Canceled by the coronavirus, SXSW Film Festival takes steps to help the movies


When the South By Southwest Film Festival was canceled one week before it was set to begin, it left filmmakers scrambling.

The big question for so many — What happens next?

On Friday, the day the event was originally intended to start, the festival announced that it will move ahead with its juried awards. With 10 films each in the lineups for the narrative and documentary feature awards, as well as short film prizes and a handful of special awards, the winners will be announced Tuesday, March 24.

In a statement, longtime South By Southwest director of film Janet Pierson made her first public comments since the cancellation of this year’s festival. In it she said that after the event was canceled by the city of Austin, “The SXSW Film Fest immediately hunkered down to figure out what could we do to help and support the filmmakers whose work we love so much, and who put their trust and faith in SXSW for their launch. Many of them have spent years on the work they were bringing to SXSW.


“This was going to a transformative event, and with the cancellation, the filmmakers were left stranded and scrambling,” Pierson’s statement continued. Regarding giving out the awards without the public festival, she said, “We know it’s no substitute for the live SXSW event with its unique and fantastic audience, but at least it’s some way to get attention for these wonderful films.”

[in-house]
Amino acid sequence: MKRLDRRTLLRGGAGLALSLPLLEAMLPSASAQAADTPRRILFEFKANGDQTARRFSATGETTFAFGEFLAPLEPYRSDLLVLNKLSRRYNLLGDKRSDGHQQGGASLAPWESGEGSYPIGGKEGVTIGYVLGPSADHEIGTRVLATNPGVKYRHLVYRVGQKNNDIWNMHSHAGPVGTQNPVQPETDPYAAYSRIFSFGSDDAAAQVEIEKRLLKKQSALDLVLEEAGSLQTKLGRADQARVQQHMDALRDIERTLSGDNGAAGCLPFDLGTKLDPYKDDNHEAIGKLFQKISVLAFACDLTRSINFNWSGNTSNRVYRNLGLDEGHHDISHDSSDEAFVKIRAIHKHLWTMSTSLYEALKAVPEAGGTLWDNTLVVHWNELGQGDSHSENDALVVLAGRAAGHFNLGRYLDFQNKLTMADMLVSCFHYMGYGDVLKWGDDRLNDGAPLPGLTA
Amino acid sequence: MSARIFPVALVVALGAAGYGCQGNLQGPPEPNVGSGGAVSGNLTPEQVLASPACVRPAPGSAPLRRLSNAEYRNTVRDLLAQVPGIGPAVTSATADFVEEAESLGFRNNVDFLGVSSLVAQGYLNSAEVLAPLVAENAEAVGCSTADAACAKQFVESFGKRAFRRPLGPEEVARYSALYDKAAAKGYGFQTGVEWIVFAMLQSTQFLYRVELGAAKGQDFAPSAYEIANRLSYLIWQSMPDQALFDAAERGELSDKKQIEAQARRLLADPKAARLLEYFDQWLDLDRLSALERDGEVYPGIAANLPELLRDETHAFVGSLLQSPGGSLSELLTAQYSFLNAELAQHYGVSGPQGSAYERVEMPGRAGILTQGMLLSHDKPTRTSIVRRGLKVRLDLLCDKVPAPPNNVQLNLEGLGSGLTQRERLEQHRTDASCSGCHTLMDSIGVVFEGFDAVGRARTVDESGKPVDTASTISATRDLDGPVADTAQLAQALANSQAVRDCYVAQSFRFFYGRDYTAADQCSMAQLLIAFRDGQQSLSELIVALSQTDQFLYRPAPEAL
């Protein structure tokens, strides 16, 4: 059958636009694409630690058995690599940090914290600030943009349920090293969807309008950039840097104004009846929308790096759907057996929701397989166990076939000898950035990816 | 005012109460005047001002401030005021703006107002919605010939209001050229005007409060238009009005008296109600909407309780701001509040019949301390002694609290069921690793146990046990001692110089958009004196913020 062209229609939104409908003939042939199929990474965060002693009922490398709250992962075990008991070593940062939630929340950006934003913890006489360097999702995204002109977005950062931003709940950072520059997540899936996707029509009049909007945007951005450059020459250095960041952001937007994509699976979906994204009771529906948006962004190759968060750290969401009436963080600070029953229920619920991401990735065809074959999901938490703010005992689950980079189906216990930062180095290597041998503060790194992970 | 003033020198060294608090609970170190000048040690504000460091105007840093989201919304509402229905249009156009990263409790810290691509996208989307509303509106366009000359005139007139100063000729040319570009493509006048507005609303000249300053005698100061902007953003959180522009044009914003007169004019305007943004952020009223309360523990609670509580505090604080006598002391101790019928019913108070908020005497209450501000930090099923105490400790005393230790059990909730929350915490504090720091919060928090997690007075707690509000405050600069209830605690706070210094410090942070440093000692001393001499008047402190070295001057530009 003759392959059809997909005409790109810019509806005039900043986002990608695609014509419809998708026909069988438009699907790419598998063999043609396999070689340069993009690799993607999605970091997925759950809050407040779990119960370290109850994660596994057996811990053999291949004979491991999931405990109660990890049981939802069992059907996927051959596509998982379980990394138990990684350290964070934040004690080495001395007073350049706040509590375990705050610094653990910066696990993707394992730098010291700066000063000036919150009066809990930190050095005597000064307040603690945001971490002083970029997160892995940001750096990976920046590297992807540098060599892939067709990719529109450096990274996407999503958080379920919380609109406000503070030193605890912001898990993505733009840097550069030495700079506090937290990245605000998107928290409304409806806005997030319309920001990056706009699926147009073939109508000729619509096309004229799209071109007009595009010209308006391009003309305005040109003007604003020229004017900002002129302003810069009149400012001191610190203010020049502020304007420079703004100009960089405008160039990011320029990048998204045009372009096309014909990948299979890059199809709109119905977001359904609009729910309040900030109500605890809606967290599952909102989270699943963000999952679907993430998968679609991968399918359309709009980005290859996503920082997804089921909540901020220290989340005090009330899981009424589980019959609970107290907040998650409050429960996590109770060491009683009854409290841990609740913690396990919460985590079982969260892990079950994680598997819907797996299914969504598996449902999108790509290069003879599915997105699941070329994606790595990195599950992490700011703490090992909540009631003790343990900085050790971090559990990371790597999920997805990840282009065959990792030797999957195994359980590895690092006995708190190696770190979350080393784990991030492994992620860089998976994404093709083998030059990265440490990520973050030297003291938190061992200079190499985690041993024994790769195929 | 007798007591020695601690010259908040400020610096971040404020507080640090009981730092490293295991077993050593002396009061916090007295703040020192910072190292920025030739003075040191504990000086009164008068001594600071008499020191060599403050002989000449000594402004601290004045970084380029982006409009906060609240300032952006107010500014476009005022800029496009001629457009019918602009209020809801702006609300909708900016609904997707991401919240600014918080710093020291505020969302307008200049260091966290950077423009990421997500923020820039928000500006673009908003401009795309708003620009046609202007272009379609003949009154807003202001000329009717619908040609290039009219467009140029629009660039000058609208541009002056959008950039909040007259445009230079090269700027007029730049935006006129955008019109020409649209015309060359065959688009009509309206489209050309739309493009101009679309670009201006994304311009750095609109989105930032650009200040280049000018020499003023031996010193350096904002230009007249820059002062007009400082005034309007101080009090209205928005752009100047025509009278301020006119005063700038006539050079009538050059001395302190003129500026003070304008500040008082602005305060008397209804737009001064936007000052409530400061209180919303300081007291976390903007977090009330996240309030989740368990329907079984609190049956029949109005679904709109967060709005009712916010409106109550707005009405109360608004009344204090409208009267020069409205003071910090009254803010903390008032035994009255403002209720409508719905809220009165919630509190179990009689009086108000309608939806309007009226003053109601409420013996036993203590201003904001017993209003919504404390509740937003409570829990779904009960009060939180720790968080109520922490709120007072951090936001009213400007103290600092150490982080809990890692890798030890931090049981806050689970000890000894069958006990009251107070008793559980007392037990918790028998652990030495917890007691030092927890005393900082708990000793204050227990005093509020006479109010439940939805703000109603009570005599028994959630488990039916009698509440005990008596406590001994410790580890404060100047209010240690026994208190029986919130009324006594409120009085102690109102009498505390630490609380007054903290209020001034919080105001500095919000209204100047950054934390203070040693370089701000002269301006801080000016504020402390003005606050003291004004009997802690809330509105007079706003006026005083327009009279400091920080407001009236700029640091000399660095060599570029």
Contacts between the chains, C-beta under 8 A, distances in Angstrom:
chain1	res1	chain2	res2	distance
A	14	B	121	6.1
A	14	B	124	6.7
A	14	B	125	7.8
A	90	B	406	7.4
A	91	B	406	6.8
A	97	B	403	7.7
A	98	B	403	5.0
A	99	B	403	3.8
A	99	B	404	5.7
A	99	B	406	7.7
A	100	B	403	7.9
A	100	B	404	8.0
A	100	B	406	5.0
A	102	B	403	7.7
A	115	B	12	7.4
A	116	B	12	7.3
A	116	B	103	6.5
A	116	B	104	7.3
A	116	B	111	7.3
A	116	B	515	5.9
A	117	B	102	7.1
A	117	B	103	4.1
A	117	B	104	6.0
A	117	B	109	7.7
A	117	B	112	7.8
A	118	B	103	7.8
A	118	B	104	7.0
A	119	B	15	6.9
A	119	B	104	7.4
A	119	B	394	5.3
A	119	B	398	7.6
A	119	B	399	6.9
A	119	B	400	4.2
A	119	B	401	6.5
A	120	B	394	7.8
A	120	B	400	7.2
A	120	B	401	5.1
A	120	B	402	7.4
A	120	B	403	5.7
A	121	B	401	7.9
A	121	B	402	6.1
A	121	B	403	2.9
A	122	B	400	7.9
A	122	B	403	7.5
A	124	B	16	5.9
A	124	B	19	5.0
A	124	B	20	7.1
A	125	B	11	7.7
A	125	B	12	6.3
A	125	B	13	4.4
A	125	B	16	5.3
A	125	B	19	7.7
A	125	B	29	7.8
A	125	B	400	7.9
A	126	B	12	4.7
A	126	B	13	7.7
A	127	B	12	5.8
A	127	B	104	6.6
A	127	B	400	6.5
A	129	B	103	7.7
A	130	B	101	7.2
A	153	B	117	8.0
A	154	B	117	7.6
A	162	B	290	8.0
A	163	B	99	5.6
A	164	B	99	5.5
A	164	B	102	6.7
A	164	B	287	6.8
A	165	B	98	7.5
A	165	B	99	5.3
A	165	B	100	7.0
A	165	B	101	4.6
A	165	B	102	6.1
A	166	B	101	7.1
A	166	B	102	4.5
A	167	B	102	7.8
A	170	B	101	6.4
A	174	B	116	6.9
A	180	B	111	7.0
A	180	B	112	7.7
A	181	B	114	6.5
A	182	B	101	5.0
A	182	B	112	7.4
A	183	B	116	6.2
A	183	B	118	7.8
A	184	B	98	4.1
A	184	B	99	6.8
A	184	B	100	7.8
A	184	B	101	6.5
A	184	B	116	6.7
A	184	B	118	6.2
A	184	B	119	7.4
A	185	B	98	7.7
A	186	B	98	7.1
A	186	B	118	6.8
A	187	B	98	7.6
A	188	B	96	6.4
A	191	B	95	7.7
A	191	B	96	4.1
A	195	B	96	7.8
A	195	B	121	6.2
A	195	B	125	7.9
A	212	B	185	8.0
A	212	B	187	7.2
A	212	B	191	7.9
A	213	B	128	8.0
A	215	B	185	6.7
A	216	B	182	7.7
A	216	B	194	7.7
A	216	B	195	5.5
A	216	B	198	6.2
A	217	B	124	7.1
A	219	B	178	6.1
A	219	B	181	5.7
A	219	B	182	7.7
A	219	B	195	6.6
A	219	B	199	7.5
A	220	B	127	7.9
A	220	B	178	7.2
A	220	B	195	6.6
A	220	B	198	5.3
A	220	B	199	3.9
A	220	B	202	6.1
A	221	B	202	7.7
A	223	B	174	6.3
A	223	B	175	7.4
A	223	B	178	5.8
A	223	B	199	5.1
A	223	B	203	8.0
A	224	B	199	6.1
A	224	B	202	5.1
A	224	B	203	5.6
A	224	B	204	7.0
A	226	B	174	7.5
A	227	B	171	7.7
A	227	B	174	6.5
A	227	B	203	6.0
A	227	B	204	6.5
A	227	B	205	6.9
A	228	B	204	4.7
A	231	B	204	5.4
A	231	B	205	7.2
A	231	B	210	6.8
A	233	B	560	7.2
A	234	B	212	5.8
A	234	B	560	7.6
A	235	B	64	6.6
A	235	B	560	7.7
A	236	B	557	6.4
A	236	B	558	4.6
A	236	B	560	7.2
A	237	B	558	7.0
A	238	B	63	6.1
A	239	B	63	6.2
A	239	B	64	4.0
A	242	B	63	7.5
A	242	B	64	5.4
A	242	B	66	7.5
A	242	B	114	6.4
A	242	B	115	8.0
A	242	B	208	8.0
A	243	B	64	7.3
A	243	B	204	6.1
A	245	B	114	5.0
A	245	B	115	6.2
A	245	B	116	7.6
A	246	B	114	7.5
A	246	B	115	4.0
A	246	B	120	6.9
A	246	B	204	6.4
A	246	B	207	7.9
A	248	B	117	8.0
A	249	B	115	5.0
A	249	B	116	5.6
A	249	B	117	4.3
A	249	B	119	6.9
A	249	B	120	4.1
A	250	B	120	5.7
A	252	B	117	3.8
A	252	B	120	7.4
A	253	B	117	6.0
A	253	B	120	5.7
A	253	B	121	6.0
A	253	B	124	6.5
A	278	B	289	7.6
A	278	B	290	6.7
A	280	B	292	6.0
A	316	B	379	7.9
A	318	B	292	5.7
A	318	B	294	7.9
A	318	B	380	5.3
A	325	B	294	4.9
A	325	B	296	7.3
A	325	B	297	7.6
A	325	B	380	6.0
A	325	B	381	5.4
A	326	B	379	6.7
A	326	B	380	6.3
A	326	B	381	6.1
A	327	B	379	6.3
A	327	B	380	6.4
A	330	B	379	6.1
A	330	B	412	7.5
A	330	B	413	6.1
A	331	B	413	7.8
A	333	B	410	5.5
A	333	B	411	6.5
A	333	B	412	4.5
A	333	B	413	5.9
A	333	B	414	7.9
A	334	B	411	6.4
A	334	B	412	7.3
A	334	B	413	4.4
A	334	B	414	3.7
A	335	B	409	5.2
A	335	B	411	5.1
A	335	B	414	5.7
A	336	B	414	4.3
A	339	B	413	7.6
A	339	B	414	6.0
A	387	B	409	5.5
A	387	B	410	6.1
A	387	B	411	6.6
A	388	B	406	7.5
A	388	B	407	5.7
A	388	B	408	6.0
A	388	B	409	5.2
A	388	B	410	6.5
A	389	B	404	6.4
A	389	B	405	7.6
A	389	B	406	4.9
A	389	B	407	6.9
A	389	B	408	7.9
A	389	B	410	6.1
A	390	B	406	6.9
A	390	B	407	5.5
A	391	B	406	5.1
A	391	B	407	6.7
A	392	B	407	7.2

The festival was set to open with the world premiere of Judd Apatow’s dramedy “The King of Staten Island,” starring Pete Davidson. The film, expected to be released by Universal in June, was also scheduled to play at the upcoming Tribeca Film Festival in April, which was also canceled this week.

SXSW is a qualifying festival for the Film Independent Spirit Awards and the Academy Awards short film categories, and the festival confirmed that status remains in place for this year’s movies. All films selected for the festival may use the laurels of the festival on marketing materials.